Thursday, September 1, 2016

Movie #371: The Fellowship of the Ring

The Lord of the Rings: The Fellowship of the Ring is the first movie in the Lord of the Rings trilogy, based on the encyclopedias novels by J. R. R. Tolkien. It's directed by Peter Jackson and stars (deep breath) Elijah Wood, Sean Astin, Dominic Monaghan, Billy Boyd, Ian McKellan, Viggo Mortensen, John Rhys-Davies, Orlando Bloom, Sean Bean, Christopher Lee, Cate Blanchett, Liv Tyler, Hugo Weaving (holy god, are we done yet?), Ian Holm, and Andy Serkis. The theatrical release topped three hours, the extended version (the one we watched) is over four. You have to take breaks.

So: In Middle Earth, the basis for all D&D, thousands of years ago the Dark Lord Sauron forges magical rings that apparently grant some kind of magical rulership power, included the One Ring that rules all the other rings. Sauron takes over, the humans and elves rise up against him, the One Ring gets cut from his finger, Isildur (Harry Sinclair) slices it of his hand but doesn't destroy it, even though Elrond the Elf (Weaving) is right there and totally could have stabbed him and thrown him into the lava. Now it's thousands of years later, the One Ring is in the Shire after being brought home by Bilbo Baggins (Holm), a humble hobbit, and his nephew Frodo (Wood) and his buddies Sam (Astin), Pippin (Boyd) and Merry (Monaghan) get tapped by Gandalf (McKellan) to bring it to Elrond. That, of course, is a stopgap; really it needs to go to Mount Doom and be destroyed.

The races of Middle Earth have a little powwow and Frodo volunteers to take the ring to Mount Doom, accompanied by his hobbit posse, Gandalf, Aragorn the true king of Gondor (Mortensen), Boromir, son of the steward of Gondor (Bean), Legolas the elf (Bloom) and Gimli the dwarf (Rhys-Davies). They go traipsing off through the mines of Moria, Gandalf seemingly dies fighting a demon, they make to the elf-woods, then the monstrous orc servants of the evil wizard Saruman (Lee) attack, kill Boromir (spoilers!) and the Fellowship splits, with Merry and Pippin captured, Frodo and Sam going on to Mount Doom by themselves, and Aragorn, Legolas, and Gimli going after the captured hobbits.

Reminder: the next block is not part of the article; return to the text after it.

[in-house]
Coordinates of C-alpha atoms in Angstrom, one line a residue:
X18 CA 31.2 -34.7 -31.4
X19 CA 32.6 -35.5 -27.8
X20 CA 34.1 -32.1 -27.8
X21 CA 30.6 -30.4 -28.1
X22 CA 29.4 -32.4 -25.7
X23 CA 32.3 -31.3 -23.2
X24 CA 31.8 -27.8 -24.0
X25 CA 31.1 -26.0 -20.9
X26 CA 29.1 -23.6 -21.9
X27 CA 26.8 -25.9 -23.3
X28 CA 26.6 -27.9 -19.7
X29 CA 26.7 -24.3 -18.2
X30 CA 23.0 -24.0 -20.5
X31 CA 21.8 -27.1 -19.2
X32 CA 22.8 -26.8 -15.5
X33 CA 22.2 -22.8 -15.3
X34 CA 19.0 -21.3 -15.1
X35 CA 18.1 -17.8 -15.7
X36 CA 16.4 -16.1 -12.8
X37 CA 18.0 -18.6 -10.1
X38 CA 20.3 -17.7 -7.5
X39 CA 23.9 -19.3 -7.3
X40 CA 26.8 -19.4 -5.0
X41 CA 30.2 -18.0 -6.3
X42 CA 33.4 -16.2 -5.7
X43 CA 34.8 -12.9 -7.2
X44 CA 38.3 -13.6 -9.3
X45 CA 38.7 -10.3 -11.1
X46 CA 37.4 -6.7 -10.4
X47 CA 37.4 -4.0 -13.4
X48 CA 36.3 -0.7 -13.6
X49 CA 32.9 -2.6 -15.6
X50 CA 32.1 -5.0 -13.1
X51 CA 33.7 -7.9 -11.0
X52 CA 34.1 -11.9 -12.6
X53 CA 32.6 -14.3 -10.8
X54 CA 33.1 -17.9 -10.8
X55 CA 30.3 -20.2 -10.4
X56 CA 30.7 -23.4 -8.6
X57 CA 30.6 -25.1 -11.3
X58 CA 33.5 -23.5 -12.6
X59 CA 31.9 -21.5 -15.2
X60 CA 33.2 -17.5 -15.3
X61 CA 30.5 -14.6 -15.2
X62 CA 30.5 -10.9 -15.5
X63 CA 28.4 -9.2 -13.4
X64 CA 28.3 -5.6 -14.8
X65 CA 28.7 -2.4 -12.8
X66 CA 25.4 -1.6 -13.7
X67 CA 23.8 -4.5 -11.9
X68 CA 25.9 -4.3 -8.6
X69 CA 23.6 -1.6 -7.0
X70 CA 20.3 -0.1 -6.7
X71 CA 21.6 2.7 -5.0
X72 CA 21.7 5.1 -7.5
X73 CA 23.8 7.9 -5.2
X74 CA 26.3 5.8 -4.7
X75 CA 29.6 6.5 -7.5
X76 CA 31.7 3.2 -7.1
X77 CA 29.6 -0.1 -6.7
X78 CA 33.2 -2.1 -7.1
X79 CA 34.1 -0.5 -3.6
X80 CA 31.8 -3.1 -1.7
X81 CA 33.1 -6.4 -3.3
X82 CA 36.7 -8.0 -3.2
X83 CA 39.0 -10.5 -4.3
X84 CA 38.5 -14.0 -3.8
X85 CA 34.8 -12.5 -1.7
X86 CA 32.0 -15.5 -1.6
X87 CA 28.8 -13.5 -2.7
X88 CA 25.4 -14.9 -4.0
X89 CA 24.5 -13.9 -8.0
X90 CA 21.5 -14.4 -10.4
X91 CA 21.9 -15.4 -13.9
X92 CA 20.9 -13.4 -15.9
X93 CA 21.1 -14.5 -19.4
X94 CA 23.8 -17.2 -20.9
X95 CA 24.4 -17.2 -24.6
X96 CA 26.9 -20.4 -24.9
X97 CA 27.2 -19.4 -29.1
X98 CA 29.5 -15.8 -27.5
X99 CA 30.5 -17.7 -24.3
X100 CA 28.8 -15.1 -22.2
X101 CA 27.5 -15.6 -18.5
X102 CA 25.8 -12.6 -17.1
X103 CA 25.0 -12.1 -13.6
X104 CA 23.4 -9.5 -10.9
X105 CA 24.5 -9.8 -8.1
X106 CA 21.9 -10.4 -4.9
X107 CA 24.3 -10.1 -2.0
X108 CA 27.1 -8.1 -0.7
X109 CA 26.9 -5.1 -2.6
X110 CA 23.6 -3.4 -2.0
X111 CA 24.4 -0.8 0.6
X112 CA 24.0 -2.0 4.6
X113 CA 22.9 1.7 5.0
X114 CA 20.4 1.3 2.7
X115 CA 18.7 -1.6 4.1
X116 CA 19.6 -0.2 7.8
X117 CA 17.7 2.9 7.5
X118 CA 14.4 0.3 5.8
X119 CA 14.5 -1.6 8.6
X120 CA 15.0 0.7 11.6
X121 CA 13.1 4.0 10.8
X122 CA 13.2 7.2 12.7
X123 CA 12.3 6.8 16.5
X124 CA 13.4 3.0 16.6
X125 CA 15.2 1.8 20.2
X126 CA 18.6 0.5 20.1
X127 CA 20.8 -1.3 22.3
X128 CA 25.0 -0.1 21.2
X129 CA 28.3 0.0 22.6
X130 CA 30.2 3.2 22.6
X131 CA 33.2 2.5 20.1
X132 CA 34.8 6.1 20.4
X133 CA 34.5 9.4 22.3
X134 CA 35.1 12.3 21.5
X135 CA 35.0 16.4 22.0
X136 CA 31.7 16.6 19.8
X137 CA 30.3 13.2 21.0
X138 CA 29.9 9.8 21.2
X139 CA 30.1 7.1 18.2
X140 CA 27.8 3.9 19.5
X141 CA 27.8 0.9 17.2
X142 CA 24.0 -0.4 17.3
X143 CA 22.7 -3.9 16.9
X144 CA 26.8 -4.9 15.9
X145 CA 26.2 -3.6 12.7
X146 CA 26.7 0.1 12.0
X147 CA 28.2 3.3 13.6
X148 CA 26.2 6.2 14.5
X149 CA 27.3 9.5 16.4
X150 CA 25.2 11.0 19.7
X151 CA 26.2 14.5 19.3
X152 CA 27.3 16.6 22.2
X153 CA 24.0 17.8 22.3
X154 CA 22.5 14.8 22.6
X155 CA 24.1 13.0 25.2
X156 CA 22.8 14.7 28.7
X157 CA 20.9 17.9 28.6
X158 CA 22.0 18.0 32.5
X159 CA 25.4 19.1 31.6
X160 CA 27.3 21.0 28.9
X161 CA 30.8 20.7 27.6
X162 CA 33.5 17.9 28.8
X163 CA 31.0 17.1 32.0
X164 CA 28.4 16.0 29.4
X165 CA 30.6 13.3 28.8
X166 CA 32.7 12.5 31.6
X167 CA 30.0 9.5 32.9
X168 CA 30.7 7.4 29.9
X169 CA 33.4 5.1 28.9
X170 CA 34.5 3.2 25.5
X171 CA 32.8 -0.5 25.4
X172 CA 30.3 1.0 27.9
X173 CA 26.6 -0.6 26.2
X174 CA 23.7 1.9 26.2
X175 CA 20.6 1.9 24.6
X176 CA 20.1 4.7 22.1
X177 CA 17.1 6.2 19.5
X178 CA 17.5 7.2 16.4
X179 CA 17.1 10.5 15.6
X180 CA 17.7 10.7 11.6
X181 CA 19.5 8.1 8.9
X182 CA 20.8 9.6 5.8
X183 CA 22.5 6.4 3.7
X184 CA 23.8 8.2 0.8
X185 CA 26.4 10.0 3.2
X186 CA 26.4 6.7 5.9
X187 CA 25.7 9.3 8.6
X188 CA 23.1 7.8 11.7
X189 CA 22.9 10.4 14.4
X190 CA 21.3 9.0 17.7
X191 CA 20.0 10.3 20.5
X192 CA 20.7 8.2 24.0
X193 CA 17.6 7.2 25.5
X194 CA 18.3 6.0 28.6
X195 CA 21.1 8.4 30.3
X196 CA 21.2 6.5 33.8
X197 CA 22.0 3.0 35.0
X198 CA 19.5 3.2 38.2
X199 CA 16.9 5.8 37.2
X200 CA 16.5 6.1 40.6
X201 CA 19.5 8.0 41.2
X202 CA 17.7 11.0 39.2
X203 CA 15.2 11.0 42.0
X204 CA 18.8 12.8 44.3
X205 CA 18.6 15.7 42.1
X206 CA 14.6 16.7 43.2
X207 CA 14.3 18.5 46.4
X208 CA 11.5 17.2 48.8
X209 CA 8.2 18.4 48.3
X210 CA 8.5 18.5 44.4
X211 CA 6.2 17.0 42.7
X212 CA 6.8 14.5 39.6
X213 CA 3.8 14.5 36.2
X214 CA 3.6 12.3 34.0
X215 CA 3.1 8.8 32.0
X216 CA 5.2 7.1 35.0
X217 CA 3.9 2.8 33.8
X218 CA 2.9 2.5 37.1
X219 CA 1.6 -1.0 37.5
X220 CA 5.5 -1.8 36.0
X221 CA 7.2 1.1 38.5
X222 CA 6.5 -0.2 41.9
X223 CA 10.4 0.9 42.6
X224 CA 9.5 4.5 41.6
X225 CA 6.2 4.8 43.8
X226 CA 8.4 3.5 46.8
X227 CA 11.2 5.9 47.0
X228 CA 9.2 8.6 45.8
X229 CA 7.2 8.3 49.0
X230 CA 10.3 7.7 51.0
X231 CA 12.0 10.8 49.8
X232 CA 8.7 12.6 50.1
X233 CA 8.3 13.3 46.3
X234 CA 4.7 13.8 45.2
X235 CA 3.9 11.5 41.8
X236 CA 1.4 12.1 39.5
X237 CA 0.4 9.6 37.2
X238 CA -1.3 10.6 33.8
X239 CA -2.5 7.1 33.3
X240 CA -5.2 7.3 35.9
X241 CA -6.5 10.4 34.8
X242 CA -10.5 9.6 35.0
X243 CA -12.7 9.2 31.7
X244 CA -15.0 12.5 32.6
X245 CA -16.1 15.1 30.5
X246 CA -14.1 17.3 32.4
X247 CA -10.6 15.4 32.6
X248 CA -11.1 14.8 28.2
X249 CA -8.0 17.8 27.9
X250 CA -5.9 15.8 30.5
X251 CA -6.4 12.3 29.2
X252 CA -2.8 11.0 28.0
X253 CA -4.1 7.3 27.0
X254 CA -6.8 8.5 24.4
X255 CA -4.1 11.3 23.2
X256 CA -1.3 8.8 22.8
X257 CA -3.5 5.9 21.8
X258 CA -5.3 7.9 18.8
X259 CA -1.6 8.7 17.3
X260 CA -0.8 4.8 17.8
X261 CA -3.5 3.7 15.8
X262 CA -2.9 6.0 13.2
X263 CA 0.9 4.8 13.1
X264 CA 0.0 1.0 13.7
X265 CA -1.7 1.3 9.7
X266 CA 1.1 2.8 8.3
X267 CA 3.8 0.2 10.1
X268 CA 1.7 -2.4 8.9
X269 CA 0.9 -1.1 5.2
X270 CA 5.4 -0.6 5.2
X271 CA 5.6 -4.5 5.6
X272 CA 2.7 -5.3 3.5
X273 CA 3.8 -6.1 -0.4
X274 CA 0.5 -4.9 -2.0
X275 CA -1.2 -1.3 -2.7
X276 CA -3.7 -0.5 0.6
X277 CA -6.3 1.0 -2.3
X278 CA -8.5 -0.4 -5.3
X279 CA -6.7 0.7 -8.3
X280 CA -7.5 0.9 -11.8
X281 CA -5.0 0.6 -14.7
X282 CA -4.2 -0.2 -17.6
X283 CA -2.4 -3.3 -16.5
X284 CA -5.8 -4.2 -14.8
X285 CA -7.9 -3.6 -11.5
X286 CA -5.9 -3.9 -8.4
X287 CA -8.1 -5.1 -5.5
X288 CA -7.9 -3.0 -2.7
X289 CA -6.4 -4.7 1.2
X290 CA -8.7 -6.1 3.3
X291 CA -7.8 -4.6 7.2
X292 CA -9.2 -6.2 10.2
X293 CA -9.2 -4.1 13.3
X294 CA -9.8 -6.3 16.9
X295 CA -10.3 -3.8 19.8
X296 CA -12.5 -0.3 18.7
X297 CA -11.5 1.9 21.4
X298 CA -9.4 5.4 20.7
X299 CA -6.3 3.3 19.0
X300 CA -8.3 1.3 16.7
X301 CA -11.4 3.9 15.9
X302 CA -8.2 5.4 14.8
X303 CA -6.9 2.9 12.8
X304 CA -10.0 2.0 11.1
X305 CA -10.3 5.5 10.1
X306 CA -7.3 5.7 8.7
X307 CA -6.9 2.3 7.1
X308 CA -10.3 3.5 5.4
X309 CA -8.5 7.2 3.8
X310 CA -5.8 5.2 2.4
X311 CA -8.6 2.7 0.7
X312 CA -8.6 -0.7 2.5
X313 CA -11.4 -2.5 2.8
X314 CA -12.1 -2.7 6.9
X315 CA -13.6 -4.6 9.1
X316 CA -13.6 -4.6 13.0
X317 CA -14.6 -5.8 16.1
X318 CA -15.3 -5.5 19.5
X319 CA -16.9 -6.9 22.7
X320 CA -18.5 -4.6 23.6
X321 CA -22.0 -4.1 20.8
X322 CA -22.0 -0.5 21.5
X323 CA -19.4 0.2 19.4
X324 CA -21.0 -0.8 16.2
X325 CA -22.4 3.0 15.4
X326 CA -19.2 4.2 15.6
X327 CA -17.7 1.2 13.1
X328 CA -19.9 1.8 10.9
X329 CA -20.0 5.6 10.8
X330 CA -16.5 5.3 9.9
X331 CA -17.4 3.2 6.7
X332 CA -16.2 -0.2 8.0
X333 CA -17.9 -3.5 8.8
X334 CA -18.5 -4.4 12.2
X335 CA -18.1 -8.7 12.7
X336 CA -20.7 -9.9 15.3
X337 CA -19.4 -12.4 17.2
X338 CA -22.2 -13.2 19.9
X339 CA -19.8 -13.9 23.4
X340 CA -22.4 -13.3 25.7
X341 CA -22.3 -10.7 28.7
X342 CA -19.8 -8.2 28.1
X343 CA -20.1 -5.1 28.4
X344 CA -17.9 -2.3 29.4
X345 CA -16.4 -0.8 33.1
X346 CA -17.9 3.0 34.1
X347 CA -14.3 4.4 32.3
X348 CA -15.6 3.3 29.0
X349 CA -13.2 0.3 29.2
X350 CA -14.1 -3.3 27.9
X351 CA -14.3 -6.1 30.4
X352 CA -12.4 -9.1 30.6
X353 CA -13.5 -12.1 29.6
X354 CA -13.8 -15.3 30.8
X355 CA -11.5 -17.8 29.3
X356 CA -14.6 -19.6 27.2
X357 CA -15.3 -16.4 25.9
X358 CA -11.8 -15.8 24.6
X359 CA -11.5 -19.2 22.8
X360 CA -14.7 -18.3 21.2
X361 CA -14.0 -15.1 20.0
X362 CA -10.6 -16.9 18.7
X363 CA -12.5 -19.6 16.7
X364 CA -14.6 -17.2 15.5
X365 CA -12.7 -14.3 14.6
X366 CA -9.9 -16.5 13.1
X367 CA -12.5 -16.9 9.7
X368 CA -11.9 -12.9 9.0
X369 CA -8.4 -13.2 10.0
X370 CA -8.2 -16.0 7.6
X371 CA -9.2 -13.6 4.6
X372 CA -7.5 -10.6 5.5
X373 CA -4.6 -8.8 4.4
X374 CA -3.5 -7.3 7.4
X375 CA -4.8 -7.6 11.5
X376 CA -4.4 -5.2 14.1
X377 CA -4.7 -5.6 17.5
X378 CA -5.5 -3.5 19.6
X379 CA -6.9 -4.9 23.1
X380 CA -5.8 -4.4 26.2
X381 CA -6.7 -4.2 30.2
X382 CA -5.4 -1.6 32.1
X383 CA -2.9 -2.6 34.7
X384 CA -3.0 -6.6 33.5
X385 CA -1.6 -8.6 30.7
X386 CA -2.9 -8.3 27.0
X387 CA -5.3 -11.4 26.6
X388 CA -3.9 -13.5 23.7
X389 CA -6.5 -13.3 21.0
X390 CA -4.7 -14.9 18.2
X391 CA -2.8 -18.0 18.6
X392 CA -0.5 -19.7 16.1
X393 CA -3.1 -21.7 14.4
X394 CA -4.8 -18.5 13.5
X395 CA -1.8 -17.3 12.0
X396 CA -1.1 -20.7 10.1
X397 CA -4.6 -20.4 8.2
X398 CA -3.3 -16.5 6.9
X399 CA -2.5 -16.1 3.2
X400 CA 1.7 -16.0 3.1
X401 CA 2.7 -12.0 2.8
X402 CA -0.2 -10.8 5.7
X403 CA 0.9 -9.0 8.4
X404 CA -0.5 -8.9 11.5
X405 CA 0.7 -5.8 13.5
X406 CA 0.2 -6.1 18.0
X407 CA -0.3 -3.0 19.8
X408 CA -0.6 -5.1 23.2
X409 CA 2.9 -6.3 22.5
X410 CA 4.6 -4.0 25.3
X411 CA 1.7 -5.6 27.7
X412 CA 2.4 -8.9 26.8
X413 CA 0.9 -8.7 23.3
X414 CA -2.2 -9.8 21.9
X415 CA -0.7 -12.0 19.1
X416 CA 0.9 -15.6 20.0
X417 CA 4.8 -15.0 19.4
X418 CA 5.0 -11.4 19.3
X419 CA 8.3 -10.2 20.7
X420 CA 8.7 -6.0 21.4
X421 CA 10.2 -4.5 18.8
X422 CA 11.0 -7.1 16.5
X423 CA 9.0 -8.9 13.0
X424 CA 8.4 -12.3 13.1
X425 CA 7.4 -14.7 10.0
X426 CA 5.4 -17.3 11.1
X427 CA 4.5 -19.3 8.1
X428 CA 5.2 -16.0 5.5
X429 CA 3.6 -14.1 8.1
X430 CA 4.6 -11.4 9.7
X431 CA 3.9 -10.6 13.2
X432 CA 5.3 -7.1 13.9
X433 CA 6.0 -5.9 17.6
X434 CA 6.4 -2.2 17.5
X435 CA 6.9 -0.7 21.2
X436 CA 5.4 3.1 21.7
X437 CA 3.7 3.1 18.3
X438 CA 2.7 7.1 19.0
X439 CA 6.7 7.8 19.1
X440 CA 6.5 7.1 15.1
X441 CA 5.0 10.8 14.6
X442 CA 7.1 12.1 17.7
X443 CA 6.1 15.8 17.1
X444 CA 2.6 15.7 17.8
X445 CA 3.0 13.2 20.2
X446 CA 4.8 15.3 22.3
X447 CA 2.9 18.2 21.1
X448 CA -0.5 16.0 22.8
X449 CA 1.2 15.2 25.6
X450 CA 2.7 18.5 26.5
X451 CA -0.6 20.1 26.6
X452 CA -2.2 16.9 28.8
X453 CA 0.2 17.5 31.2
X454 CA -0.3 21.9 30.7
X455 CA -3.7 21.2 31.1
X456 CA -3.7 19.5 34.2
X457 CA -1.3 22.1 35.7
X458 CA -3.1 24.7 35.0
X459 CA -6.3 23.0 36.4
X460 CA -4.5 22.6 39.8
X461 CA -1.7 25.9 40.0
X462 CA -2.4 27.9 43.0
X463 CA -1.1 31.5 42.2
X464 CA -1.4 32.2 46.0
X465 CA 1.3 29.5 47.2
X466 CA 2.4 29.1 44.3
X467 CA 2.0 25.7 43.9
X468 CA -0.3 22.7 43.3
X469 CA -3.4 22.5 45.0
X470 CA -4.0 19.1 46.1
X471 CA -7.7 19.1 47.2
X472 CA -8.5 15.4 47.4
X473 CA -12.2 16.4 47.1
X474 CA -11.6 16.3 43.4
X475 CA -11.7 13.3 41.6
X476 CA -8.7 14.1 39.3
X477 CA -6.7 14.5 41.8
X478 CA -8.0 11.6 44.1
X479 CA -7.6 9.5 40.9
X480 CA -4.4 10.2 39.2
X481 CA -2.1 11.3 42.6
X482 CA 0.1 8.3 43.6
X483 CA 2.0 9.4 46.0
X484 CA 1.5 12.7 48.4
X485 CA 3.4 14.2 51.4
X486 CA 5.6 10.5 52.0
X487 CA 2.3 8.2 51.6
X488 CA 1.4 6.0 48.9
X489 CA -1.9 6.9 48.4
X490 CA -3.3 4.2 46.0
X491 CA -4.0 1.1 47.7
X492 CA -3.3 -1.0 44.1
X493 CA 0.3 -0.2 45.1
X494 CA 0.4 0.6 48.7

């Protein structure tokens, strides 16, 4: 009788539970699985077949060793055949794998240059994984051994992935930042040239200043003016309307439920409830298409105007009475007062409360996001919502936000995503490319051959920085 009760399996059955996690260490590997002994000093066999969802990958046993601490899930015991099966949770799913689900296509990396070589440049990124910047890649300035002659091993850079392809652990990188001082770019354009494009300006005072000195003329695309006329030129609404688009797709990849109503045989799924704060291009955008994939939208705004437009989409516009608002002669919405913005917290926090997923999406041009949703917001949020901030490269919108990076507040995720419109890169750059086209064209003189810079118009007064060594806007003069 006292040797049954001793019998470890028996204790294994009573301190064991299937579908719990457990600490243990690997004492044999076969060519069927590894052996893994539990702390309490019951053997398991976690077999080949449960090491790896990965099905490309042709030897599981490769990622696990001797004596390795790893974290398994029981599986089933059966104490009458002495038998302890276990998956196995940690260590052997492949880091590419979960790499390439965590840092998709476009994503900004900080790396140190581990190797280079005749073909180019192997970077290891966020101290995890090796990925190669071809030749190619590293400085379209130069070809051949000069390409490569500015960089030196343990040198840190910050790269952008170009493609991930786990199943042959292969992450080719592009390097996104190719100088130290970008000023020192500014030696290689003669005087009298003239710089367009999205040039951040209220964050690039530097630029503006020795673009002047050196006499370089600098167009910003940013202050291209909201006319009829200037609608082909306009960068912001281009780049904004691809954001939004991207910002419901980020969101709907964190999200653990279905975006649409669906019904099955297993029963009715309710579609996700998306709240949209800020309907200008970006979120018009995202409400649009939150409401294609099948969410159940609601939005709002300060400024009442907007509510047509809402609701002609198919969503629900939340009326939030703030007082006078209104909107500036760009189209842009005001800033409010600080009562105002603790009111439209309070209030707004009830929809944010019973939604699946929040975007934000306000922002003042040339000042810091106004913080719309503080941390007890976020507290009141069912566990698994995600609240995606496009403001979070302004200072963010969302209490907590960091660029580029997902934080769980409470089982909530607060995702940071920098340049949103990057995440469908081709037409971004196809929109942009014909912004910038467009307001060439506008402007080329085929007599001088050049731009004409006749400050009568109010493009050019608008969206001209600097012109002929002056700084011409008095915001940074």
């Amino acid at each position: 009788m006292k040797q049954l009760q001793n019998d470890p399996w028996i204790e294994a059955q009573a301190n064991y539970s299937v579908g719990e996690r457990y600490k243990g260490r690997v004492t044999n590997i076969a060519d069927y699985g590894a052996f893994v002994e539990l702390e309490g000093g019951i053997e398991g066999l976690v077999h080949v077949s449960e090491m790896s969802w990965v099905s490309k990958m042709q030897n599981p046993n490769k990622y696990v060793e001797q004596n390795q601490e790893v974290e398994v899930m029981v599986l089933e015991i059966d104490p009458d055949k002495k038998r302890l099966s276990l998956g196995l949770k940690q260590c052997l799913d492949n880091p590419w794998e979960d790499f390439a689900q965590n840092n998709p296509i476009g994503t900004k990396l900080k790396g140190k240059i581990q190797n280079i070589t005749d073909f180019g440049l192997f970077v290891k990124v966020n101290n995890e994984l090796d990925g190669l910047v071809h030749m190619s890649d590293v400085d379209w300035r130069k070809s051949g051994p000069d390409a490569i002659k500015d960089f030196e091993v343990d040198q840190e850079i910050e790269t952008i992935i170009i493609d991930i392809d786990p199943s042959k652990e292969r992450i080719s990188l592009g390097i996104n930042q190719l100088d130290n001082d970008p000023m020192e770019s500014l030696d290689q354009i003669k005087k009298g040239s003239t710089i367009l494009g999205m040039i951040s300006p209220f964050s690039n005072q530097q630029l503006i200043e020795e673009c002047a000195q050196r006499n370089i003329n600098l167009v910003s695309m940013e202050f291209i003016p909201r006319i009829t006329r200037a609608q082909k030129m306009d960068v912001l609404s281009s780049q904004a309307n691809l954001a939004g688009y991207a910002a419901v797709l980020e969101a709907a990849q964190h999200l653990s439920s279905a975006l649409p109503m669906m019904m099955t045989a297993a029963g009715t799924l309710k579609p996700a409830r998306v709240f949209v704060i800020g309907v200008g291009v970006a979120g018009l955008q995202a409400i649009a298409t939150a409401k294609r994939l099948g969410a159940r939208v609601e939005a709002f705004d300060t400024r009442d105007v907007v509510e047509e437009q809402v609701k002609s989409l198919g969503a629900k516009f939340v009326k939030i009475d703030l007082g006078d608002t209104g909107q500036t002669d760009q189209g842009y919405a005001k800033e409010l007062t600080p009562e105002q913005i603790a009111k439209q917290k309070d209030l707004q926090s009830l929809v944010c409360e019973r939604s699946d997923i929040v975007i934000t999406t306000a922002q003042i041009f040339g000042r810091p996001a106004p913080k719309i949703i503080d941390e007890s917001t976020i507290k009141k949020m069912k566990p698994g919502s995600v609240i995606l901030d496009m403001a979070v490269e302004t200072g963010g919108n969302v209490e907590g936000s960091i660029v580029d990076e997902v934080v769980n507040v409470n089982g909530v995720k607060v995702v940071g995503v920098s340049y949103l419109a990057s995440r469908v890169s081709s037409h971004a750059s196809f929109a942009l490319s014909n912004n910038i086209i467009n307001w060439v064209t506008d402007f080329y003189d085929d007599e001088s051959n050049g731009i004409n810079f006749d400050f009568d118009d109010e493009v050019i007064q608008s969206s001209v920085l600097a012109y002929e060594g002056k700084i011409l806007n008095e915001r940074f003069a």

Good. Gravy. That is a cursory summary of the plot and doesn't touch on a half-dozen other significant events, and that is a drop in the bucket compared to what's in the goddamn novels. (I am about to commit nerd heresy here: I think Tolkien's writing is boring as shit. I couldn't make it past Tom Bombadil when I tried to read this novel. It's like swimming through treacle.)

So, good stuff: The movie is beautiful. The CGI is there, but sparing (as opposed to the more recent Hobbit trilogy, which kinda broke my heart a little), the battles are epic and gorgeously choreographed, and the scenery is fantastic. The Shire, in particular, is so amazingly well-realized that you want to move it.

The performances are good. The actors bring gravitas that subject matter that sounds overwrought and silly if you don't treat it with respect. One of the things that always bugged me about Gandalf, for instance, is that his magic as described in the books is pretty low-key, but the movie makes him (and Saruman) look badass and impressive. The rest of the Fellowship are presented as competent warriors in their own right; the hobbits really shouldn't be, but they manage to come off as equal parts lucky and skilled without leaving the audience wondering who made them overnight badasses.

I like that the movies take their time; yes, it makes for looooong movies, but you feel like they earned it (again, contrast with the Hobbit movies, which unnecessarily spread the story out over three overlong movies and then added a bunch of shit in).

And the bad, not that this is Jackson's fault: Almost no women. We have two worth discussing, Arwen (Tyler) who at least gets to save Frodo and be kind of badass for a minute, and Galadriel the elf-queen (Blanchett), who gets to look impressively mystical and intimidating in her brief screen time. They both turn in good performances, but the story in general is a sausage fest, and it's somewhat tiresome.

For all that, though, it's awesome in the literal definition of the word. Shame it's the best of the three, but they're none of them bad, just the next two don't hold together as well as this one, as I recall (but it's been a while).

My Grade: A-
Next up: Lord of the Rings: The Two Towers (unless I buy Civil War first)